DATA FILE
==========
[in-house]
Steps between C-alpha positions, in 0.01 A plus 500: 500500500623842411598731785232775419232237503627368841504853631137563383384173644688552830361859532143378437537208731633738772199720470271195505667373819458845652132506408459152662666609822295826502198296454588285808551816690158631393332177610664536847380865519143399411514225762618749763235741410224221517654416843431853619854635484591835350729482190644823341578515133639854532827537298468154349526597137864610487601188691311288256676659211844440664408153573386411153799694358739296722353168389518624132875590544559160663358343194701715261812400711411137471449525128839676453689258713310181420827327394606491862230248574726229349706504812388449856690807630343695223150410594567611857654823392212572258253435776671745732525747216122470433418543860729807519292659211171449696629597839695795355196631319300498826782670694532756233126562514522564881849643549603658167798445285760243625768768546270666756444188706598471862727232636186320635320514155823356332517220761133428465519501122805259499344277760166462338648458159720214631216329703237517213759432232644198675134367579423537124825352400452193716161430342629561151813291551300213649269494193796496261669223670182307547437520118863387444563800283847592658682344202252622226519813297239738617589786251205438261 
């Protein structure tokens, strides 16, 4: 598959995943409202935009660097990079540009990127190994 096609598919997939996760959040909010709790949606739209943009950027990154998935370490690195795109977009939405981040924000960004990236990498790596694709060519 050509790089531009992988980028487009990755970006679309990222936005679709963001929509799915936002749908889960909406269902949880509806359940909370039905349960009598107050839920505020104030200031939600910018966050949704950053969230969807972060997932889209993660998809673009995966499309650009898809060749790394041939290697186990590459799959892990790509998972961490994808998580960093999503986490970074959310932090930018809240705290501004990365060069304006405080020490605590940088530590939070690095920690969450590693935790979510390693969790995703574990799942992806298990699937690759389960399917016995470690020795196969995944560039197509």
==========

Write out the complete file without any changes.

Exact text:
[in-house]
Steps between C-alpha positions, in 0.01 A plus 500: 500500500623842411598731785232775419232237503627368841504853631137563383384173644688552830361859532143378437537208731633738772199720470271195505667373819458845652132506408459152662666609822295826502198296454588285808551816690158631393332177610664536847380865519143399411514225762618749763235741410224221517654416843431853619854635484591835350729482190644823341578515133639854532827537298468154349526597137864610487601188691311288256676659211844440664408153573386411153799694358739296722353168389518624132875590544559160663358343194701715261812400711411137471449525128839676453689258713310181420827327394606491862230248574726229349706504812388449856690807630343695223150410594567611857654823392212572258253435776671745732525747216122470433418543860729807519292659211171449696629597839695795355196631319300498826782670694532756233126562514522564881849643549603658167798445285760243625768768546270666756444188706598471862727232636186320635320514155823356332517220761133428465519501122805259499344277760166462338648458159720214631216329703237517213759432232644198675134367579423537124825352400452193716161430342629561151813291551300213649269494193796496261669223670182307547437520118863387444563800283847592658682344202252622226519813297239738617589786251205438261 
């Protein structure tokens, strides 16, 4: 598959995943409202935009660097990079540009990127190994 096609598919997939996760959040909010709790949606739209943009950027990154998935370490690195795109977009939405981040924000960004990236990498790596694709060519 050509790089531009992988980028487009990755970006679309990222936005679709963001929509799915936002749908889960909406269902949880509806359940909370039905349960009598107050839920505020104030200031939600910018966050949704950053969230969807972060997932889209993660998809673009995966499309650009898809060749790394041939290697186990590459799959892990790509998972961490994808998580960093999503986490970074959310932090930018809240705290501004990365060069304006405080020490605590940088530590939070690095920690969450590693935790979510390693969790995703574990799942992806298990699937690759389960399917016995470690020795196969995944560039197509």